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Marina Anissina's Comeback: Fact Or Fiction?

Photograph of Olympic Gold Medallists in ice dancing Marina Anissina and Gwendal Peizerat

Who doesn't love a good comeback story? Previously in my blog article Come Back, Come Back, Whoever You Are, I looked at 6.0 of  the most significant comebacks in the sport's history and after reading today of a very interesting comeback story today I felt a need to share my 2 cents. In an interview on the Russia 2 program "Great Sport", 2002 Olympic Gold Medallist Marina Anisinna appeared with her husband Nikita Djigurda to discuss a possible return to ISU competition in time for the Sochi Olympics.

Social media and online figure skating message boards have been abuzz today with this story, decrying the former Olympic and World Champion for her potential decision and calling the announcement out as a political manoeuvre and publicity stunt. One skating fan on the popular message board Figure Skating Universe joked that "the Russian federation might as well ask Pasha back, I bet she could still outskate most of these girls." According to translations of the interview, FFSG president Didier Gailhaguet asked Anisinna and her partner Gwendal Peizerat to return to competition following Nathalie Pechalat and Fabian Bourzat's disappointing (and in my opinion, messed up) 6th place finish at the 2013 World Figure Skating Championships in London, Ontario. According to Anisinna's husband, Gailhaguet apparently stated that he and the team will negotiate regarding a contract, financial considerations and a final decision season. Anisinna, who has never competed under the new IJS/CoP system stated that she's unafraid of the new system but as she's a mother of 2, it would be a big change. Strangely, there doesn't even seem to be any mention as to whether or not Gwendal Peizerat has even agreed to or commented on this potential comeback. He is currently involved in politics in France's Rhône-Alpes region.

As for a comeback, it's not really as ridiculous as people are making it out to be in my opinion but after over ten years away from ISU competition, it would certainly be a stretch. The only skater that comes immediately to mind who have made comebacks after that long away from high level competition are Elaine Zayak, who returned to competition in 1994 after retiring from eligible competition in 1984. Skaters have certainly comeback after shorter periods away from the sport with varying success. And you have to look at someone like Evgeni Plushenko, who also competed in Salt Lake City and plans to be in Sochi as well but is recovering from injury and surgery and isn't to my knowledge even jumping again yet. If he's at that stage, if this comeback is for real, Marina and Gwendal would need to get cracking pretty damn soon. Learning two new programs that are constructed in a completely different way and would involve some pretty complex footwork would be HUGE and if they were to start soon and do this, they'd pretty much have to neglect everything until the Olympic Games to get their twizzles and choctaws in order.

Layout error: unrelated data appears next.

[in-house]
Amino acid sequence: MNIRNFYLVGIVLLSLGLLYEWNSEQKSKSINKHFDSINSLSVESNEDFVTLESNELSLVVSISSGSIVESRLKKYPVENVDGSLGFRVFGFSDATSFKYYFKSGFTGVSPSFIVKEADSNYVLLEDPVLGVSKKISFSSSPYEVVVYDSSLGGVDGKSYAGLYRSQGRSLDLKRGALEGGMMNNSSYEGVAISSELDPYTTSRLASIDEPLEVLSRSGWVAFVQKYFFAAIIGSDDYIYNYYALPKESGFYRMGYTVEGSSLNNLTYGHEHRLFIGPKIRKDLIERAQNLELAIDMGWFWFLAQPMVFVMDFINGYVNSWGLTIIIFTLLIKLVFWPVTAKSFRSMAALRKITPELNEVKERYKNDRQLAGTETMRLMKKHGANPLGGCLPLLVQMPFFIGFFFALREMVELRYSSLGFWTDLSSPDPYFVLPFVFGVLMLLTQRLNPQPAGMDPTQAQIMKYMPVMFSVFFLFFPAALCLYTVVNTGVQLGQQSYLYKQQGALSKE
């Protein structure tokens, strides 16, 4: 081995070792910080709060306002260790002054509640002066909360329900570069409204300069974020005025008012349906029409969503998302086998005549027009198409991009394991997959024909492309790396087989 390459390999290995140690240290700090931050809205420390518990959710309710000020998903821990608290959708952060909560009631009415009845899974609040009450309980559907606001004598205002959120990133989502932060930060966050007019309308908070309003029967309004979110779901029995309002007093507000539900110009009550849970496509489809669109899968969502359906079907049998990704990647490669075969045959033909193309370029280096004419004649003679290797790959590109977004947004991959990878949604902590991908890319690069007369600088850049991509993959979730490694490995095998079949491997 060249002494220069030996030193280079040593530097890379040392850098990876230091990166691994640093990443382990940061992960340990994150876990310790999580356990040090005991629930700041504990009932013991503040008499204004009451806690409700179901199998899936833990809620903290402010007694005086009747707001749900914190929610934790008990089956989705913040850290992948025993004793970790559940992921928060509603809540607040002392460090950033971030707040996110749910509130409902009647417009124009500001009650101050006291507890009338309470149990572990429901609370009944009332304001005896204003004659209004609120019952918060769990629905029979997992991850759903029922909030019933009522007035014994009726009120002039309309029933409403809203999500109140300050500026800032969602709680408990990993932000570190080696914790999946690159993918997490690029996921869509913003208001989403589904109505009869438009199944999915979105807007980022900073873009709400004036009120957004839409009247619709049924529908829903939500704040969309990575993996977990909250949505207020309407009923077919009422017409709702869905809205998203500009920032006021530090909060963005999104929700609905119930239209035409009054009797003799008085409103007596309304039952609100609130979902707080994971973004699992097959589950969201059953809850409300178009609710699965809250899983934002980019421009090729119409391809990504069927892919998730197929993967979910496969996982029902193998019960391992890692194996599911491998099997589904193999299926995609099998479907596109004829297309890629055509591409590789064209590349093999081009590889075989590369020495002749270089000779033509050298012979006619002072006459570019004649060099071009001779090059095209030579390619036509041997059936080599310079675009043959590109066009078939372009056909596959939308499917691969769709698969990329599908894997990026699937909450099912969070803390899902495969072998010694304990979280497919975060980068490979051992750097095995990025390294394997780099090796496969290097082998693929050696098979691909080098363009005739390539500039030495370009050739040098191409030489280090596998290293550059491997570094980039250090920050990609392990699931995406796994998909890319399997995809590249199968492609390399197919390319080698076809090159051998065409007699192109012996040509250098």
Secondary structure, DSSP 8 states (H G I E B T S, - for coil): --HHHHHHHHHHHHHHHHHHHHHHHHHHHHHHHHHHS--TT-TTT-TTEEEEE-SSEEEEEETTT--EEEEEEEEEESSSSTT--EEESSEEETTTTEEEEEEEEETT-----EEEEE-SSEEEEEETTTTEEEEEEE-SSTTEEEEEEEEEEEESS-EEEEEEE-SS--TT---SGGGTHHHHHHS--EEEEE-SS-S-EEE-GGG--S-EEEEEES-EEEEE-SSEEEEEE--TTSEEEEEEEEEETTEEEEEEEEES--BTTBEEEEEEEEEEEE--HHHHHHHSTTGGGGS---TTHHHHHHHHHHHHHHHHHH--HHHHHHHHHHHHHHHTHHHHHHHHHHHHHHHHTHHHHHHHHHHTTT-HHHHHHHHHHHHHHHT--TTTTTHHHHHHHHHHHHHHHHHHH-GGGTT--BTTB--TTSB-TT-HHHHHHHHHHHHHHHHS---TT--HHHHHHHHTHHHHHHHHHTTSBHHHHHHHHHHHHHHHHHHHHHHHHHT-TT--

Former competitors of the French skating diva didn't really have anything nice to say. Nikolai Morozov, who choreographed for Anisinna and Peizerat's long time rivals Barbara Fusar-Poli and Maurizio Margaglio, said "the statement is shocking. I don't even know how to comment that. However, I am certain this comeback is impossible." 1993 World Champion and prominent coach and choreographer Alexander Zhulin said: "Guess I should come back as well then. I'll start practicing immediately. On a more serious note it's a nonsense and as much as I like Marina I'm quite sure she will not come back. Hypothetically? I can't even imagine where she would be placed. Very low! The comeback is a bad idea, we should remember Marina as she was." Ilya Averbukh, who narrowly lost out an Olympic gold medal with partner Irina Lobatcheva in 2002 in a 5-4 split to Anisinna and Peizerat commented "I can only call it an idiotic PR that someone not too smart came up with. It's a joke and it's a shame Marina Anisinna allows her name to be trashed going so low, anyone in their right mind will tell such a comeback is impossible."

Although I certainly wouldn't be so harsh and would personally love to see them return, I don't want to see it be at the expense of Pechalat and Bourzat - who I really enjoy. They're a talented team who have been putting together some good material for next season, including a free dance inspired by "Le Petit Prince" choreographed by Julien Cottereau. Didier Gailhaguet and the FFSG have been rich in controversy and political head games for years, long before the 2002 Salt Lake City judging scandal and since as well. His notorious treatment of certain skaters who were either not in his or the international judges favour is certainly well rumoured and I sincerely hope that this isn't a publicity stunt. It's only going to make him look even sillier than he already does. Unfortunately, it's going to make Marina (and Gwendal, by association) look just as silly.

Skate Guard is a blog dedicated to preserving the rich, colourful and fascinating history of figure skating. Over ten years, the blog has featured over a thousand free articles covering all aspects of the sport's history, as well as four compelling in-depth features. To read the latest articles, follow the blog on FacebookTwitterPinterest and YouTube. If you enjoy Skate Guard, please show your support for this archive by ordering a copy of the figure skating reference books "The Almanac of Canadian Figure Skating", "Technical Merit: A History of Figure Skating Jumps" and "A Bibliography of Figure Skating":